Mark McDonald

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Mark P. McDonald
GVP EXP
8 years at Gartner
24 years IT industry

Mark McDonald, Ph.D., is a former group vice president and head of research in Gartner Executive Programs. He is the co-author of The Social Organization with Anthony Bradley. Read Full Bio

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The three C’s of effective change adoption and how you keep them in balance

by Mark P. McDonald  |  March 9, 2011  |  2 Comments

A while back I wrote a few posts about how the “Changing nature of change” and it discussed how traditional change management techniques were evolving in the face of new models and ideas about personal participation and responsibility.  Change used to be driven top down with the idea that if I lead enough, communicated enough and persisted things would change.

That approach is based on the underlying premise that leaders know what’s best and all that is required for you to see our wisdom is a little marketing and soft coercion.  In the earlier posts, I discussed that change is a choice that each of us make and that is central to the success of the types of changes we face.

While the nature of change is changing, that is not to say that the fundamentals of change do not remain the same.  In my travels working with business executives, three things remain critical to a successful enterprise change.  These three things are: context, content and course of action.

  • Context – The reason for the change.  It answers the question – Why do we need to change?
  • Content – The substance of the change.  Answering the question – What do we change into?
  • Course of Action – The pace of change describing the How and When of the change process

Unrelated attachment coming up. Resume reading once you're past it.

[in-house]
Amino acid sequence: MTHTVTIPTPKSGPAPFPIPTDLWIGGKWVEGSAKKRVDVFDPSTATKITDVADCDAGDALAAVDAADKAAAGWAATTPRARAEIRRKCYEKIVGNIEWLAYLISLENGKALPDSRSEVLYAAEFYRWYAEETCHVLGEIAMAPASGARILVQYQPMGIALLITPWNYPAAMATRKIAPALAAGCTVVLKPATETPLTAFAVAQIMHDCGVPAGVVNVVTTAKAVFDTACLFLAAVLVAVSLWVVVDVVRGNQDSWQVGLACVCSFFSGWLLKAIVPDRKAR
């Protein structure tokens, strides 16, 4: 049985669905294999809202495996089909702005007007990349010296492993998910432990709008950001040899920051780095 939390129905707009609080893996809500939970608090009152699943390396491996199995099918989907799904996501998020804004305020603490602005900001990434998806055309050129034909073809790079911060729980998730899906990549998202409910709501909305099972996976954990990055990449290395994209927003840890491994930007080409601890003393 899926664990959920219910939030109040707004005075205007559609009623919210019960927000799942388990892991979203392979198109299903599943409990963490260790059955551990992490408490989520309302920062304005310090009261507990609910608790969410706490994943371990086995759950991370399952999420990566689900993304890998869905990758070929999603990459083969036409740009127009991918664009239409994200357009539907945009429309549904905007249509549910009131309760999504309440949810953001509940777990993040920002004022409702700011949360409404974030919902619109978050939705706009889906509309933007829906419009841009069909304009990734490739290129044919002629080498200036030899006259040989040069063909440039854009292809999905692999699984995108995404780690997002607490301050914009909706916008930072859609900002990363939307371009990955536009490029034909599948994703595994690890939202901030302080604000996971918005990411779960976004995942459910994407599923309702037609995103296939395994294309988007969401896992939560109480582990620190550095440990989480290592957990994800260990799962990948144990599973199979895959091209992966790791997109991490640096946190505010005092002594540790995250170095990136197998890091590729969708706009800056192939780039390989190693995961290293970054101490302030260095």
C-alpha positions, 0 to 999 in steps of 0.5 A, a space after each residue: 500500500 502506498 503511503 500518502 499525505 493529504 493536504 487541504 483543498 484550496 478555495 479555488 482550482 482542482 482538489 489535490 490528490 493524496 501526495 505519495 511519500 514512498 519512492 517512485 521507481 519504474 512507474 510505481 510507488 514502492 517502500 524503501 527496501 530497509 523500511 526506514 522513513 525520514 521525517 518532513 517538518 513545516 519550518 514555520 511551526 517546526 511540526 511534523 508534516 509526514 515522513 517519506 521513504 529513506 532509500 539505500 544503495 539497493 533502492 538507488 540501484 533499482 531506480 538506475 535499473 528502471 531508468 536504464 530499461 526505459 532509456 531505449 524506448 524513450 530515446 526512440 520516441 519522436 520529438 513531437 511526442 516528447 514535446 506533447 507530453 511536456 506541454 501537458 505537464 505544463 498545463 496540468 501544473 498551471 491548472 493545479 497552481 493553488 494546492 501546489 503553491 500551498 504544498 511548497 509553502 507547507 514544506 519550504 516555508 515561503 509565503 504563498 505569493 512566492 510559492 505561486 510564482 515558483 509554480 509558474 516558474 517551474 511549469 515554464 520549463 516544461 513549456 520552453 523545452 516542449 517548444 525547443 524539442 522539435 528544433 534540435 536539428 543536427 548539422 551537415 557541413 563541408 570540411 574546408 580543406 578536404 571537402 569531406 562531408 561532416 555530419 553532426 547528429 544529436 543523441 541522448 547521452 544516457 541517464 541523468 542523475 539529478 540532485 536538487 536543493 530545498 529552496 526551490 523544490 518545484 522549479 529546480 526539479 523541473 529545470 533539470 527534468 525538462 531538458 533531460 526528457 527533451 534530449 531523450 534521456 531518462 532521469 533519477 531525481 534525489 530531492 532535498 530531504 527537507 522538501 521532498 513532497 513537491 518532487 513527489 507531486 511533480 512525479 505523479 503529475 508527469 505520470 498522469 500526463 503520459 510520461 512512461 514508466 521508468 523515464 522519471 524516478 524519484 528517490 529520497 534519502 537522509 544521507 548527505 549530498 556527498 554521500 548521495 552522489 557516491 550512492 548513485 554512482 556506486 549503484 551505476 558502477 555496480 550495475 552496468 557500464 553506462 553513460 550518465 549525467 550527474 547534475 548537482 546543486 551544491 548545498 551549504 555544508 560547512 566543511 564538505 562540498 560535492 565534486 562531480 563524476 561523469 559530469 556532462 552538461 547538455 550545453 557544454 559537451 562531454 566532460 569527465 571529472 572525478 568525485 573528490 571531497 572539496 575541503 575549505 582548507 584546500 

The three C’s are not new and effective leaders have always understood the connection between why, what, how and when.   Leaders keep the three of these together and in balance – illustrated by the triangle below.

The three are interrelated and leaders sense the need to accelerate or back off of one or the other depending on this relationship.  In general, slower progress against the course of action requires either increasing the focus on context to re-emphasize why it’s important, or to take another look at the solution, which may be too complex or difficult.  Likewise, a weak understanding of change may require the project to go slower or become simpler.  Increasing complexity in the solution requires either more time or a significant boost in the solutions rational.

I mention the triangle and the need to keep each of the three C’s in relative balance, because too often project teams and organizations adopt a linear approach that puts one of these in front of the other. The figure below illustrates the triangle turning into a straight-line relationship.

Making change a linear process reduces its effectiveness and robs leaders the ability to adjust their approach.  Change then breaks down into either a Project, Team or Business Centric view, shown in the figure below.

The fact that we are investing money in change causes most initiatives to adopt either a Project or Team view  — making the schedule or the work more important than the context.  In these views the Project or Team can be successful as they have either build the solution on time and budget or built the right solution.

Unfortunately, only the business view is the one that can be counted on to deliver results as results come from the business making a change.

IT organizations face the need to deliver a rapid series of changes as part of their enterprise.  When executing change initiatives, both large and small, keep the three C’s in mind and in relative perspective.  And please consider the fact that change no longer comes exclusively from the top down.

The three C’s are just one dimension in which the nature of change is changing.

Related posts:

The Nature of Change is Changing

Is it time for the CIO to lead from the front.

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Category: Change on the cheap Leadership Tools     Tags: , , , ,

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